Laboratory of Cerebrovascular Research
The aim of the cerebrovascular research group in the Department of Neurosurgery is the development of treatment for intracerebral hemorrhage (ICH). Our goal is to design better therapeutic strategies to salvage injured brain tissue after ICH. Over the past few years we have investigated several agents which demonstrate neuroprotective and neurorestorative activities after experimental ICH. We have focused on therapies that induce remodeling from the less damaged brain regions to the more affected areas after ICH, with the goal of promoting recovery of neurological function. We have identified that treatment with statins produces new brain cells (neurogenesis), new vasculature (angiogenesis and arteriogenesis), and new wiring (synaptogenesis and axonal growth), and these events collectively improve neurological function after ICH. We have also identified that cell-based therapy induces the recovery of function post-ICH by stimulating endogenous restorative mechanisms rather than by replacing injured tissue. The mechanisms of action underlying these restorative activities are in part driven by the expression of trophic factors and through responses of the endogenous parenchymal cells that cause remodeling of the brain through vascular and neurite outgrowth, and synaptic alterations.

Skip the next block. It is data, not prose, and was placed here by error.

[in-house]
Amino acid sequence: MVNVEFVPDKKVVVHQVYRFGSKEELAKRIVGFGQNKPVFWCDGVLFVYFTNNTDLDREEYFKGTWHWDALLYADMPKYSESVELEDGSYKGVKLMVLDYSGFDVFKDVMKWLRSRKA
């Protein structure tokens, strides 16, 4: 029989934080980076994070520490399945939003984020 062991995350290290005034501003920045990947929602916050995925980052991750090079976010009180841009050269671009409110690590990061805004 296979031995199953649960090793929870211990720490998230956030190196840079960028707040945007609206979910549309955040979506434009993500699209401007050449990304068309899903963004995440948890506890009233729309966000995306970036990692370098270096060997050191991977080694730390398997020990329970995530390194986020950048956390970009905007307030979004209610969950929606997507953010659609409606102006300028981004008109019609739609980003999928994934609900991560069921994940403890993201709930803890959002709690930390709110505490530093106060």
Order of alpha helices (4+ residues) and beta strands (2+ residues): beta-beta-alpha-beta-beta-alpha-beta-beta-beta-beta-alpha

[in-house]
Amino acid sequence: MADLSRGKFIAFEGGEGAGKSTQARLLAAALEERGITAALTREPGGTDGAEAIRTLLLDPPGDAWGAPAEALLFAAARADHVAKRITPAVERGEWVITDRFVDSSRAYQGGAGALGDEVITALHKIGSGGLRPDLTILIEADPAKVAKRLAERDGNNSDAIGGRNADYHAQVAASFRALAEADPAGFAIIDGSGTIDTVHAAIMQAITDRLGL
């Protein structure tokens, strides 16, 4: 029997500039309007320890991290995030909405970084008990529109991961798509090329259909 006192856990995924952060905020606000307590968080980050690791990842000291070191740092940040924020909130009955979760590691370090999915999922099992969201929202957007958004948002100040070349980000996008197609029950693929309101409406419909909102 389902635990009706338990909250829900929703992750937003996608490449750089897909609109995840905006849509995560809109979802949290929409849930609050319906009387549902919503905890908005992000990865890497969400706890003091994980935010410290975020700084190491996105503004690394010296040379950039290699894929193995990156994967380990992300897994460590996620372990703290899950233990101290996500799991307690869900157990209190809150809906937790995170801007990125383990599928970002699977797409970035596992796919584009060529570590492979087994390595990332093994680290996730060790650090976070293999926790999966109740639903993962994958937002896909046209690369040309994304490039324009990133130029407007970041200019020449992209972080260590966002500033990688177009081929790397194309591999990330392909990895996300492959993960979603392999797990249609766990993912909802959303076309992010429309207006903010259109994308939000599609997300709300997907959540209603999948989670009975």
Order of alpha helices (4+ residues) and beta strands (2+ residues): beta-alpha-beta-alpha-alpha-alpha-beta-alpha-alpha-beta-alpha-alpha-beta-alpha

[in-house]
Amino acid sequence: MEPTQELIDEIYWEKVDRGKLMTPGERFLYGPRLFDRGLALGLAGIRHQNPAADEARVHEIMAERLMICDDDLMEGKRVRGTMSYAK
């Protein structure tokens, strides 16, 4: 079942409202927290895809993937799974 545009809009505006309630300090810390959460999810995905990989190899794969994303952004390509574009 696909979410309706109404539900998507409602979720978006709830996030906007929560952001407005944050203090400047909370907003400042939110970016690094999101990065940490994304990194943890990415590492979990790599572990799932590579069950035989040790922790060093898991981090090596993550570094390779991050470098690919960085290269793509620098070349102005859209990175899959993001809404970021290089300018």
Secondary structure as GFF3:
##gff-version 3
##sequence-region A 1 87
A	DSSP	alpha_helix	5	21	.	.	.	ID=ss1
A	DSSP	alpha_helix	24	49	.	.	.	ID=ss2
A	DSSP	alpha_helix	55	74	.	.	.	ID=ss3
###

Our group has also used novel imaging methods with magnetic resonance imaging (MRI) that permit non-invasive measurements of the status of brain tissue recovery after experimental ICH (i.e. intactness of the blood brain barrier, and volume of the hematoma). These techniques aid in determining the effect of novel treatments administered after ICH.